A heating element formed of SnO2 in which an impurity is doped is known. However, this material is known as an oxide semiconductor, and has the characteristic that the resistance value is decreased in accordance with an increase in temperature. If the heating resistor having such a characteristic is used, the initial value of the electric power must be decreased because of the low voltage-current capacity of the semiconductor to which electric power is supplied and controlled, resulting in a low printing speed.
The present invention has been made in consideration of the above situation, and has as its object to provide a thermal head which can realize high-speed printing and can be stable over time.
A thermal head according to the present invention comprises a substrate and a heating resistor of thin film type formed thereon. The heating resistor is formed of ruthenium oxide and an oxide of at least one metal M selected from the group consisting of Ca, Sr, Ba, Pb, Bi and Tl. The atomic ratio M/Ru of this metal oxide film containing Ru and the metal M falls within the range between 0.6 and 2.
In such a thermal head, a conductor which is coupled to the heating resistor and supplies electric power thereto is provided on the substrate. This conductor must be formed of a metal which can minimize the change in resistance of the heating resistor. Ni, Ti, and a multilayer structure such as Ni-Au, Ti-Au, and Ti-Ni-Au are known as such a metal. In this case, Pd can be used instead of Ni. In the multilayer structure, since Au has poor adhesion to the material which forms the heating resistor, an Au layer is formed as an uppermost layer. Note that a Ti, Cr, W, or Al layer can be formed on the uppermost layer. The multilayer structure is occasionally alloyed at the layer boundaries or throughout the structure through heat treatment after forming the conductor.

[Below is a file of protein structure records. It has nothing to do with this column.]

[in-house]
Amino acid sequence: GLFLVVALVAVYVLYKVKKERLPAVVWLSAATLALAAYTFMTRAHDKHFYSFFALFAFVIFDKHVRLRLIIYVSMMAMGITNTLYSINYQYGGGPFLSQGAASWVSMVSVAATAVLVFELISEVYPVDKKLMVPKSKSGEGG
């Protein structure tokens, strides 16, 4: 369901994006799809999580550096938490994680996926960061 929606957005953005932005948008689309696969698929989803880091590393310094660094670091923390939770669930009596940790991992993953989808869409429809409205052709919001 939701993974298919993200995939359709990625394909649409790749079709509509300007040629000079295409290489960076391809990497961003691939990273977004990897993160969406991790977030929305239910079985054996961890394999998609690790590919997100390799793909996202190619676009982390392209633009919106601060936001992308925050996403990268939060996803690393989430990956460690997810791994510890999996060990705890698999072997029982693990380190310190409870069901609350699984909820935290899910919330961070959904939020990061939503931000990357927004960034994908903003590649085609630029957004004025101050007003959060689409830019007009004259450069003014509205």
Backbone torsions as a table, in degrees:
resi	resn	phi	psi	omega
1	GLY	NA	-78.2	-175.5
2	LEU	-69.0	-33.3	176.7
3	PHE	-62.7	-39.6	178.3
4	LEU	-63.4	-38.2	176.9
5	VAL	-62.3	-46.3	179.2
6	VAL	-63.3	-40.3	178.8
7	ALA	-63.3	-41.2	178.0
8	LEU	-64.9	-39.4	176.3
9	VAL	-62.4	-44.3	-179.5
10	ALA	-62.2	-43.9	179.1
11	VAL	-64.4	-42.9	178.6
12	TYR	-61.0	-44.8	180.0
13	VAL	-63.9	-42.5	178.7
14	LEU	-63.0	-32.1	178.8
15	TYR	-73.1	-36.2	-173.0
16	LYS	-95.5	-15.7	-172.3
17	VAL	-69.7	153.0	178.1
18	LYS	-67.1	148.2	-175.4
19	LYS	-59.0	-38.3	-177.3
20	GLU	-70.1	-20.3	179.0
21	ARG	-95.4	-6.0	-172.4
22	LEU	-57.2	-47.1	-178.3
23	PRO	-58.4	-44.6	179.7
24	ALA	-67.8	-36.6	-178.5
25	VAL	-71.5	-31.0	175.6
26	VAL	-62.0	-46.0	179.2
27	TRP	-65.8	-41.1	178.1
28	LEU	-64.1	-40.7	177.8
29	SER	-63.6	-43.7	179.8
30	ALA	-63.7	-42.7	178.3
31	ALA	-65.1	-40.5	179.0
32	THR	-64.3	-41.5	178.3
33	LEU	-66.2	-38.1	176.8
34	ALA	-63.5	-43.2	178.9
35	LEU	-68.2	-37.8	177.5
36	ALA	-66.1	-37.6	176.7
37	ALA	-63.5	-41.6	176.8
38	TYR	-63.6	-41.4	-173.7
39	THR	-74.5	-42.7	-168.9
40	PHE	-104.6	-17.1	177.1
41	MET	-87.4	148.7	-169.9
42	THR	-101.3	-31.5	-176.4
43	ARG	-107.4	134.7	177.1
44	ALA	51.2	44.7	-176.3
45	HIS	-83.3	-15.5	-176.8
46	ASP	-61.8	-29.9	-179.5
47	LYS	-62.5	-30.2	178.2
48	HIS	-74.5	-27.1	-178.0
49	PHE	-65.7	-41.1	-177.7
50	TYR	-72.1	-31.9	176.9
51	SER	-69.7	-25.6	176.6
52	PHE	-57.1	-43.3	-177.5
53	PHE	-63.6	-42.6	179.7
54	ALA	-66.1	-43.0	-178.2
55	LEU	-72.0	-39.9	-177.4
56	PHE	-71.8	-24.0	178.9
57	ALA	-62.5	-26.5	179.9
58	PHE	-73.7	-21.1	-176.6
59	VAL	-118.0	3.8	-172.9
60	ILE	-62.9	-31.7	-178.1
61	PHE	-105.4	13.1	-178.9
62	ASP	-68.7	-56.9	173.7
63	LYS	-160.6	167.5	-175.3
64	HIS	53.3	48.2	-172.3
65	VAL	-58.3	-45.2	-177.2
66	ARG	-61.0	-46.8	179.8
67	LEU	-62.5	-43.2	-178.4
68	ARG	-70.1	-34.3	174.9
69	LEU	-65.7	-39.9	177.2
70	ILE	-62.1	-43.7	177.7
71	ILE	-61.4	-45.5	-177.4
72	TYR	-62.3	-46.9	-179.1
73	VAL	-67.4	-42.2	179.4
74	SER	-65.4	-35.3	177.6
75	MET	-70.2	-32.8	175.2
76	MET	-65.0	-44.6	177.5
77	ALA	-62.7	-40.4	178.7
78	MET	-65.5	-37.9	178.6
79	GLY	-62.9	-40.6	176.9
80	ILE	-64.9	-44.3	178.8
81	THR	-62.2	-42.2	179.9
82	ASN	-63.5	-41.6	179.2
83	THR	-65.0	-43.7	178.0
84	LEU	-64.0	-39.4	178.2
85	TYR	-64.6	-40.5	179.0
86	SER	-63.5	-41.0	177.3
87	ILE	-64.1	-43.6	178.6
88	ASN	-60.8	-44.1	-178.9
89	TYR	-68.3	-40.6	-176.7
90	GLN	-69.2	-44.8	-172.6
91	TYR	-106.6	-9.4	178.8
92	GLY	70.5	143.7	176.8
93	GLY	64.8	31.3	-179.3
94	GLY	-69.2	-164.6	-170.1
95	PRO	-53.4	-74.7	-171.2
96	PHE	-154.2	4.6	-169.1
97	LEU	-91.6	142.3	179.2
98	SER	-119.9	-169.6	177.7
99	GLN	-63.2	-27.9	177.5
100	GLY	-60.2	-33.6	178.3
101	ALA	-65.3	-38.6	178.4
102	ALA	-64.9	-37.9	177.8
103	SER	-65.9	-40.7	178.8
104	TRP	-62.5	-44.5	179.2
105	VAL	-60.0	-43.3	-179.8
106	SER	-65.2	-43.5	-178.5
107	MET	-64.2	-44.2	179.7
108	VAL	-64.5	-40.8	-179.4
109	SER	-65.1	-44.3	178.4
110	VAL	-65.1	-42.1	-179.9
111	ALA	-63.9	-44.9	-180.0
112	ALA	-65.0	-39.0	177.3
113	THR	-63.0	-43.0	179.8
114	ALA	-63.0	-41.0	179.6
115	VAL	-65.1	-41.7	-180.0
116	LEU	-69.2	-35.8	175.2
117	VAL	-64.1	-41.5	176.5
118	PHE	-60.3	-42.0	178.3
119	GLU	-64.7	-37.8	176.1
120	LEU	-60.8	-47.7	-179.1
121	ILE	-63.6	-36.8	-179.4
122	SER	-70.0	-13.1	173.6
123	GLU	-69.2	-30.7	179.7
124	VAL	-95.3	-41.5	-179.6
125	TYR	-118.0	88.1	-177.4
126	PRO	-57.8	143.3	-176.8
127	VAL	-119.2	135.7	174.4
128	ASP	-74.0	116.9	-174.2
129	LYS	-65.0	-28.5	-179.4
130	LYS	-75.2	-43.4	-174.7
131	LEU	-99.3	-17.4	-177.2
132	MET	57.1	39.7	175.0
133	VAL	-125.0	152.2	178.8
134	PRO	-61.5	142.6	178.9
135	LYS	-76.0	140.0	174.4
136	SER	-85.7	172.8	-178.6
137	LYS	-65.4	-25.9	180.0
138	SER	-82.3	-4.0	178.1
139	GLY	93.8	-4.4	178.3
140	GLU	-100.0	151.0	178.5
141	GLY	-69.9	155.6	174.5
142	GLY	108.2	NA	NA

The reason why the heating resistor in the thermal head according to the present invention is formed of the above material is as follows. If the heating resistor is formed of only RuO2, the humidity resistance thereof is degraded. However, when an oxide of at least one metal M selected from the group consisting of Ca, Sr, Ba, Pb, Bi and Tl is added to RuO 2, the humidity resistance can be improved. Ba oxide is preferably added to RuO2 as an oxide of the metal M.
The atomic ratio M/Ru of Ru and the metal M in the metal oxide film containing Ru and metal M preferably falls within the range between 0.9 and 1.2. When M/Ru=1 is established, the metal oxide film containing Ru and the metal M provides a very stable structure of RuCaO3, RuSrO3, RuBaO3, RuPbO3, RuBiO7/2, or RuTlO7/2. If the ratio M/Ru is less than 0.6, the humidity resistance is degraded due to the influence of precipitated RuO2. If the ratio M/Ru exceeds 2, the resistance becomes undesirably high, and the resistance temperature coefficient becomes negative. Note that if the ratio M/Ru is more than 4, the metal oxide film nearly becomes an insulating material.